From the moment when a diagnosis of mesothelioma or an asbestos-related cancer is confirmed, the clock will be ticking for the victim and their family. In many cases, the victim is most likely to be a male aged around 70 and upwards. However, in recent years, a number of victims, both male and female were aged in their 50s and 60s.
Whatever the age, in nearly all cases, a marked deterioration in health from a full and active life will be rapid as the asbestosis symptoms progress. With time running out, the decision to seek justice from former employers can seem daunting and may inevitably need to be continued by the family after the victim has passed away. The time remaining following a diagnosis is usually between 2 – 12 months but can be longer in individual cases.
In a bid to obtain mesothelioma compensation as early as possible in the time remaining to the victim, a specialist asbestosis lawyer will aim to secure an out of court settlement. To succeed at making a civil claim for compensation for exposure to asbestos during their employment, a claimant must first prove employer negligence. When a case is to be heard in court then an admission of liability from a former employer will depend on showing evidence of negligence supported by a number of factors to determine an employer’s breach of duty of care to their employees.
Breach of duty based upon on the level of care required
At the outset, a defendant must be shown to have owed a duty of care to the claimant. A court will consider whether it was “reasonably foreseeable” that the conduct of the defendant would cause injury /damage to the claimant. Secondly, if there was a relationship of “proximity” or closeness between the two parties. The court will then look at whether the circumstances were “fair, just and reasonable” for the law to impose “a duty with a given scope” upon one party for the benefit of the other.
Once the above elements have been satisfactorily established by the court, it then must be shown that there was a breach of duty based upon on the level of care required to be taken and if that standard had been carried out. It will mean that a court will need to decide “what a reasonable person should have done in the circumstances”.
To define what exactly “reasonable care” is in any particular case will vary according to the circumstances but the court must find that “actual injury / damage was caused as a result of the breach of the duty to take care” and that the injury / damage to the particular claimant “must not be so unforeseeable as to be too remote a consequence of the breach of duty.”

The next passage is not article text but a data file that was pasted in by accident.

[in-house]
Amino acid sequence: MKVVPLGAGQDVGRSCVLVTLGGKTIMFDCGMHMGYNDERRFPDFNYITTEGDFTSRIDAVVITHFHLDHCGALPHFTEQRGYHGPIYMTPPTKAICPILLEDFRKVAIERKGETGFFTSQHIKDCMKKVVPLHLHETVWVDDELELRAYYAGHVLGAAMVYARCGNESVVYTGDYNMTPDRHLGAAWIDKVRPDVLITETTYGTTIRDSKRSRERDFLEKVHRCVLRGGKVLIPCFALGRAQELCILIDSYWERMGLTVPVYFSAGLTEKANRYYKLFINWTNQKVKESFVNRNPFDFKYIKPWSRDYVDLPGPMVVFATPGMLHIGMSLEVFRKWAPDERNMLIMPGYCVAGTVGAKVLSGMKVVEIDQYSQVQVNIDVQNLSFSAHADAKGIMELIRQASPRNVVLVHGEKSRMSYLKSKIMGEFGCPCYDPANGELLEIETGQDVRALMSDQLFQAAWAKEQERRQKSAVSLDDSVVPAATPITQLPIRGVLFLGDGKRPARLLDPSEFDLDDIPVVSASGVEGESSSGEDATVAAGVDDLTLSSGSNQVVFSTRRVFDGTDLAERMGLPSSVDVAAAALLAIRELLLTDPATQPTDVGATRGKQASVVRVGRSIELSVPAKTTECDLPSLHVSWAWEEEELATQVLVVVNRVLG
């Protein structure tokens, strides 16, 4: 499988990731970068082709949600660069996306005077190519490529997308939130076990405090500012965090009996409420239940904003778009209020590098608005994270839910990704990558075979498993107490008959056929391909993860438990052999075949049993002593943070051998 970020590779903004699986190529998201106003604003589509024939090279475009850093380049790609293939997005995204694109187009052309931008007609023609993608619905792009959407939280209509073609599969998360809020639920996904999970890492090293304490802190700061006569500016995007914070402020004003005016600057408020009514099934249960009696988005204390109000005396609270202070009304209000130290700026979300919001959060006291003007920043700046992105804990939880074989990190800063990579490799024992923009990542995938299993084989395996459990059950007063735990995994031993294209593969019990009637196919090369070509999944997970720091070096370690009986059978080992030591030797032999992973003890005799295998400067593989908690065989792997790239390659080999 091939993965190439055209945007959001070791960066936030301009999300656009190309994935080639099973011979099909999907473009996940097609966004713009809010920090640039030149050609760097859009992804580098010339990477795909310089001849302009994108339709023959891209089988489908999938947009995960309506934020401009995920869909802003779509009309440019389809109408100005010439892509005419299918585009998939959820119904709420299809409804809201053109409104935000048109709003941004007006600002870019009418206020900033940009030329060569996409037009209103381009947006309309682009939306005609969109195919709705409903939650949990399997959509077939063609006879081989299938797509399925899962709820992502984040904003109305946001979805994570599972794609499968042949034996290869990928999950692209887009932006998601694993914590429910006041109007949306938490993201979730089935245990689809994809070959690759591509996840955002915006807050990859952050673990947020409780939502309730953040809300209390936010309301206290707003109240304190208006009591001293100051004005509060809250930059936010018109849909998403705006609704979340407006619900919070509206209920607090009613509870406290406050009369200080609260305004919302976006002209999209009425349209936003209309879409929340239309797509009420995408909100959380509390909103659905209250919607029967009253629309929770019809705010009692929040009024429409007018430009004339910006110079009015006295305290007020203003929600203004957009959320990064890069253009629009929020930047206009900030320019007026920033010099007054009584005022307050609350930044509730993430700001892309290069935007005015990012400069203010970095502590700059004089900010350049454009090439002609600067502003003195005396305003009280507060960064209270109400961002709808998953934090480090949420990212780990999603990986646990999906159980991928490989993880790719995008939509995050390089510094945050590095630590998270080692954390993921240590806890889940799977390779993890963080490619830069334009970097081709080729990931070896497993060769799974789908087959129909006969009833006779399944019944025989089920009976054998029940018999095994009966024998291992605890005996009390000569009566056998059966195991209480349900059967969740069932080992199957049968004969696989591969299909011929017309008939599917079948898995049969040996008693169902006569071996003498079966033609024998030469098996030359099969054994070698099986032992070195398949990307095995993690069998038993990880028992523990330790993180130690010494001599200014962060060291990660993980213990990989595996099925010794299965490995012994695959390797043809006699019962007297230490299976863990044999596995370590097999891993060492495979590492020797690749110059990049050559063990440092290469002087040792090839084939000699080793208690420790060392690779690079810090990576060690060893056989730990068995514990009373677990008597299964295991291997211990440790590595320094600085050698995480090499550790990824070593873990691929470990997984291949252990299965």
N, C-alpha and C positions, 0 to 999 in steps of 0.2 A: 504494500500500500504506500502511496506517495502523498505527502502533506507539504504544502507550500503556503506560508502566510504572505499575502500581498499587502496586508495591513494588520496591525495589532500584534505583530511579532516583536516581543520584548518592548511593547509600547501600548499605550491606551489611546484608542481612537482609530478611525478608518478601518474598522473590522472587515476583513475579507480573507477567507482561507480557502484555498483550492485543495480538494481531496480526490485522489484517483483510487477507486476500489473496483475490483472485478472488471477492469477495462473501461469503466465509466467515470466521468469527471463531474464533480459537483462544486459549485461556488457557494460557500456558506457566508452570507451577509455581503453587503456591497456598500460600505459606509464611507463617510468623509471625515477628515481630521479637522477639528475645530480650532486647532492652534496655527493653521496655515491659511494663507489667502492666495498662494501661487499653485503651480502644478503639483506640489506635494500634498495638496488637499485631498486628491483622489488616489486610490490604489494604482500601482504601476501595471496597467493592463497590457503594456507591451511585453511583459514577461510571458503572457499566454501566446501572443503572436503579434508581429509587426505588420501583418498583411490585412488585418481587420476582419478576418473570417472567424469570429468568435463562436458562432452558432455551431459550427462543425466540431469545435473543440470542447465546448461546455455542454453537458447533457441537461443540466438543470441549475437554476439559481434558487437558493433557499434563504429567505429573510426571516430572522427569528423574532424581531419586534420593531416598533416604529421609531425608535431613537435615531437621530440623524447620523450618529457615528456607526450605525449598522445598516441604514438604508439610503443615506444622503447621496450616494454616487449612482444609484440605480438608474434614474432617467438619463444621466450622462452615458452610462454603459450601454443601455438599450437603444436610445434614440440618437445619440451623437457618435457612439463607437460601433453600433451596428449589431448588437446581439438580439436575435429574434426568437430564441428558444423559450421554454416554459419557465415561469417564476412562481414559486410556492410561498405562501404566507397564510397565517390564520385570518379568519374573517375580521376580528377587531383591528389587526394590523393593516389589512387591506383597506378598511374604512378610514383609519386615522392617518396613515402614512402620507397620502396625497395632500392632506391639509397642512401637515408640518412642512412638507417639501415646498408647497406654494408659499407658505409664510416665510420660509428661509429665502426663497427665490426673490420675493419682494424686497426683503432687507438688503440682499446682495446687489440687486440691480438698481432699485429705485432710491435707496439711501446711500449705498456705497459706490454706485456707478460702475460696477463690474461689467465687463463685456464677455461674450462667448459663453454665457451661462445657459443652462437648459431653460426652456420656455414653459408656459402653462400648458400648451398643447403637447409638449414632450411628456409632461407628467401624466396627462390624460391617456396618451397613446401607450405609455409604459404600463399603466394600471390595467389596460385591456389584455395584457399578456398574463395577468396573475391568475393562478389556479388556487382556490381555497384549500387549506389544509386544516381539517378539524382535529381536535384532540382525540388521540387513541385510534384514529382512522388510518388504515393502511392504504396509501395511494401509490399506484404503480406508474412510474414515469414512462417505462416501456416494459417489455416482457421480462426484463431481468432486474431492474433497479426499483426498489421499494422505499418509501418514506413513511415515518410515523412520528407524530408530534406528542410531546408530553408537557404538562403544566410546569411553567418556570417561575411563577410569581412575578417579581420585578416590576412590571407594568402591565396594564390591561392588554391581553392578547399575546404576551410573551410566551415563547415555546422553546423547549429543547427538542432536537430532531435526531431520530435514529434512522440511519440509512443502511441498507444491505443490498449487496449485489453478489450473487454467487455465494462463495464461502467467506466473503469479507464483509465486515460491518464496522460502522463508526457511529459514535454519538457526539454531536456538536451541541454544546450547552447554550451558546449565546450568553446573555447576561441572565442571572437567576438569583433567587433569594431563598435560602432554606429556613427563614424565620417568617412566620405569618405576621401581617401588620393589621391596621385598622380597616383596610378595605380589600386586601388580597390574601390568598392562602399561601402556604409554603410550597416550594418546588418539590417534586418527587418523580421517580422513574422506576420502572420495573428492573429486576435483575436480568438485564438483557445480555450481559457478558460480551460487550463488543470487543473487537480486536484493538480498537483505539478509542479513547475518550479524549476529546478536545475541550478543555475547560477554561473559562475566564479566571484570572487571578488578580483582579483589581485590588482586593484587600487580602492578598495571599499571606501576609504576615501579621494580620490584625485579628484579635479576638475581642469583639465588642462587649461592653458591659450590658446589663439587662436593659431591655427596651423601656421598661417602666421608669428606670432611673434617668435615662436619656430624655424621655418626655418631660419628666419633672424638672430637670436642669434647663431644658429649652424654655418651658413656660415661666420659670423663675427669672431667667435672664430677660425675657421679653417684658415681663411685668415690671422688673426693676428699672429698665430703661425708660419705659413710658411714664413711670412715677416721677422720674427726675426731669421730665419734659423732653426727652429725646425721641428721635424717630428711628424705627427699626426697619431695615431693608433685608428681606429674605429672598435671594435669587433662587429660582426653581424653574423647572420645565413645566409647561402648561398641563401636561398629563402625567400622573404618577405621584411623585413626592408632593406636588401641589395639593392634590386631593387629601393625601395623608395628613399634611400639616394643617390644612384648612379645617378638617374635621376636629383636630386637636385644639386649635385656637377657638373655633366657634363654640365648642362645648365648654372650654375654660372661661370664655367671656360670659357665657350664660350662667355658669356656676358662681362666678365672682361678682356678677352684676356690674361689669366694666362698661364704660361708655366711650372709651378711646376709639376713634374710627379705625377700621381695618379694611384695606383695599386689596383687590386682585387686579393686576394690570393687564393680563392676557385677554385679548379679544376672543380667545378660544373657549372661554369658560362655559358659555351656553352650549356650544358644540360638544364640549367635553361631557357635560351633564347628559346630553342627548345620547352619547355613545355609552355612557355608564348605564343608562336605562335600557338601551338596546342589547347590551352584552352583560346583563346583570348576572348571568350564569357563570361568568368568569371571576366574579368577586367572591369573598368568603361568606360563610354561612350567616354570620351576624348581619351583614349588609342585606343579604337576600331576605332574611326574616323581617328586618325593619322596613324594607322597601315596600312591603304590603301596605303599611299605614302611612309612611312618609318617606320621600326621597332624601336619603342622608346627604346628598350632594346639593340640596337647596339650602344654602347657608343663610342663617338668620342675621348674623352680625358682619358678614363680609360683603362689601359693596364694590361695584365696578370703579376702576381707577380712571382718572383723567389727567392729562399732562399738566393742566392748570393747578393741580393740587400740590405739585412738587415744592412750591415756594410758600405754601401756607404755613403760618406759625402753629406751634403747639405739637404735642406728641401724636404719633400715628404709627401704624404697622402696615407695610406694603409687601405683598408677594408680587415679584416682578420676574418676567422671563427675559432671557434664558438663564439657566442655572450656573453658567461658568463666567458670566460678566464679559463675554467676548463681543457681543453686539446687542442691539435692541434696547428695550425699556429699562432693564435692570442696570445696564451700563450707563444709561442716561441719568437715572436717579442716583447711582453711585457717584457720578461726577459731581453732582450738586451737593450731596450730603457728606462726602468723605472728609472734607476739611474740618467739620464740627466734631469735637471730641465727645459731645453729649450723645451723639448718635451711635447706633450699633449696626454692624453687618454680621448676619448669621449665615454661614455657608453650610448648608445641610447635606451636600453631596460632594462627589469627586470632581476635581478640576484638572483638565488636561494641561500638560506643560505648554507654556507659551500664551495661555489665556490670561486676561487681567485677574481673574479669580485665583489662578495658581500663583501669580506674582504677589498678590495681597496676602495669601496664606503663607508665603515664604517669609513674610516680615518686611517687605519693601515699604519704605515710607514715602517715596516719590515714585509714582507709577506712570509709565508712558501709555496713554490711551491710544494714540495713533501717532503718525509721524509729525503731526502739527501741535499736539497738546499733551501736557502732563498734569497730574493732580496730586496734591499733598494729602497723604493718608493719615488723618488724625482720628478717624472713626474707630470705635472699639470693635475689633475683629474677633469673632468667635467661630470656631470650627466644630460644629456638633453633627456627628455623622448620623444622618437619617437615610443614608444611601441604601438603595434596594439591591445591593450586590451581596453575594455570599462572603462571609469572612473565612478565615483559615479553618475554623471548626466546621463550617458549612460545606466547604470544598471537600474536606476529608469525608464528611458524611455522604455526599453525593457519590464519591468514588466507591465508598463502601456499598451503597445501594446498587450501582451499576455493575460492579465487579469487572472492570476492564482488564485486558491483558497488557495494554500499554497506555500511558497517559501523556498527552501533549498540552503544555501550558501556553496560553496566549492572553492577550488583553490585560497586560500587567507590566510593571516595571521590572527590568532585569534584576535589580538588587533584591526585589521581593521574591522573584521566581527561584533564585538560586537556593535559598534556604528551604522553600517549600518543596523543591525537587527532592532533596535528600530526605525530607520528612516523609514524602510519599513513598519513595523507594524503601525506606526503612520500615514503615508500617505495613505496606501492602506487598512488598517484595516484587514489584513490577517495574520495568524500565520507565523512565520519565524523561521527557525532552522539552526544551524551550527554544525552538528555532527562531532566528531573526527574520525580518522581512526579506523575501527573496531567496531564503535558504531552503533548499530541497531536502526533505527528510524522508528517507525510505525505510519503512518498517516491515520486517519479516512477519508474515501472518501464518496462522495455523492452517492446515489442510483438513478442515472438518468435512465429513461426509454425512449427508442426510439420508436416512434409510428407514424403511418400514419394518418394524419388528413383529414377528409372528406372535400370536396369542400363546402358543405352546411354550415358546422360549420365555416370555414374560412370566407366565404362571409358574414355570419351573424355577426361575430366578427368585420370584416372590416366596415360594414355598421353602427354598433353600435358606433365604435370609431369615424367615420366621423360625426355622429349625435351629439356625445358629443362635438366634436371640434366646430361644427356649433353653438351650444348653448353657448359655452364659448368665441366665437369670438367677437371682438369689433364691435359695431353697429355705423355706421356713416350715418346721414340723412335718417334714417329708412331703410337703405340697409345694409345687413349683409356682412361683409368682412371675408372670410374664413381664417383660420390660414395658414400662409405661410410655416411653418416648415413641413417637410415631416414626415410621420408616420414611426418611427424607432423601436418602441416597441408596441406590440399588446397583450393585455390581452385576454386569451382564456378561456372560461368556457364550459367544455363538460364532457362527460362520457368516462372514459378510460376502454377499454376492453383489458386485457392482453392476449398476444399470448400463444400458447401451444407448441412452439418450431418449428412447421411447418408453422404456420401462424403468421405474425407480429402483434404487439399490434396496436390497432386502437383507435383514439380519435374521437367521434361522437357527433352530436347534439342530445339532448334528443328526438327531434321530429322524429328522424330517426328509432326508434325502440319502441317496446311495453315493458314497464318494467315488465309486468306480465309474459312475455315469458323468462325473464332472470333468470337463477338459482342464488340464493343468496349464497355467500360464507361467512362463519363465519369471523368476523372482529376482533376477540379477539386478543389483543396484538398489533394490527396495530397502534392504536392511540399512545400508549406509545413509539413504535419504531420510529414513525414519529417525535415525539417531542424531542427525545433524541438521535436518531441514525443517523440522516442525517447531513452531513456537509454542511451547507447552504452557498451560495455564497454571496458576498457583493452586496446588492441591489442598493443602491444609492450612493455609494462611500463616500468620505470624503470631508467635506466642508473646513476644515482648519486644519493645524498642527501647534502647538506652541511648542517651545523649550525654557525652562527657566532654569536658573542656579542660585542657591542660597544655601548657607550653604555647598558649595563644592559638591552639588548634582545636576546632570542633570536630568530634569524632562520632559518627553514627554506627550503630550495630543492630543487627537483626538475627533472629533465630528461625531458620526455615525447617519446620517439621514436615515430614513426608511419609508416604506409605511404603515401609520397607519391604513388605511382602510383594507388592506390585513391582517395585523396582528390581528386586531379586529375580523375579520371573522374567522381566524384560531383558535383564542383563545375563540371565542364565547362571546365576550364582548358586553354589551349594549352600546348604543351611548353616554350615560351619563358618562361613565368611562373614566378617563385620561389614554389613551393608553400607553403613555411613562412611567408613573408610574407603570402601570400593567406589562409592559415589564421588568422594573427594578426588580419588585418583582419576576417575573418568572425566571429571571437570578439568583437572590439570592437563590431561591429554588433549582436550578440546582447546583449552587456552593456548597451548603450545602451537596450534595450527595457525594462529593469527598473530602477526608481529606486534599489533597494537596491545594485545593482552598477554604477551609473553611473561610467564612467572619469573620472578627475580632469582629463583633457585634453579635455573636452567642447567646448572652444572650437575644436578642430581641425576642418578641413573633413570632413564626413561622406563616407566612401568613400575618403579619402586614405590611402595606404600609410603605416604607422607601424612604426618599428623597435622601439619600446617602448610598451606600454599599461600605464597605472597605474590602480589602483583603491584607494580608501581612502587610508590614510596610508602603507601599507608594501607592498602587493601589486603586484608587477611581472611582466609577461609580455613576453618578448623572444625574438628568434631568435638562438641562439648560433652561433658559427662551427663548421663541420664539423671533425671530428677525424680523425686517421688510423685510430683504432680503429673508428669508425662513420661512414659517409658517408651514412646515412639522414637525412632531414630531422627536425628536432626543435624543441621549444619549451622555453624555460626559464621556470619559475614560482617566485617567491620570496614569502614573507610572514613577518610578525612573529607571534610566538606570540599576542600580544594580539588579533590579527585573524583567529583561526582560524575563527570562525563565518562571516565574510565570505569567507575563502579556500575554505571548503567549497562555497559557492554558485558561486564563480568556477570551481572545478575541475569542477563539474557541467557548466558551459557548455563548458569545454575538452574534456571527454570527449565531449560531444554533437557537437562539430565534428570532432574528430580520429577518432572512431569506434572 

Court will need to hear the circumstances of a particular standard of care
This area of law has evolved largely through a series of previous court judgments and the court will need to hear the circumstances of a particular standard of care, the liability of any party, and to consider the individual factors, including:
- Dangers of the particular activity
- Risks and foreseeability of the damage occurring
- Whether adequate steps were taken to prevent the incident
- Extent of the consequences and the effect of a finding of negligence.
A defendant employer can often dispute that asbestos was even present in their workplace. Even when it can be shown beyond reasonable doubt that asbestos was in use, it may still be argued that the cause of a former employer’s mesothelioma was not the direct result of exposure at the defendant’s specific workplace.
However, a court can decide that the employer was negligent in his duty of care because of the lack of any adequate protection provided to employees working in circumstances where asbestos materials were present. By the early 1970s, the growing asbestos awareness to the long term health dangers revealed by medical research led to further government legislation and the start of the decline of asbestos imports.
Statutory duty upon employers to ensure that all employees were protected
The introduction of The Asbestos Regulations 1969 now placed a statutory duty upon employers to ensure that all employees were protected from the dangers of working with asbestos at their workplace. It was intended to apply to every type of workplace and process, which used either asbestos or asbestos containing materials. The risk of exposure to asbestos dust was to be minimised as far as reasonably possible by the use of ventilation, protective equipment and clothing, and the introduction of improved handling procedures.
This was followed by The Health & Safety at Work Act 1974, which required employers to “conduct their work in such a way that their employees will not be exposed to health and safety risks” and to also “provide information” on potential risks to health and safety at their workplace.
Victims admit they were completely innocent of the dangers they faced
Despite the legislation, a recurring theme in asbestos exposure victim statements tends to suggest the clear lack of any duty of care shown by company employers. We repeatedly hear that neither a face mask nor any other type of protective equipment was supplied. Many victims now admit they were completely innocent of the dangers they faced when working with or around asbestos materials. Yet they were not provided with any health or safety information about asbestos by their employers.
A victim or their family may need to call upon former work colleagues to give their account of conditions at the time, the extent to which asbestos was present and affected everyday routines. A former employer’s decision to make an out of court settlement could be based on one or more of the above factors as determining a likely court outcome.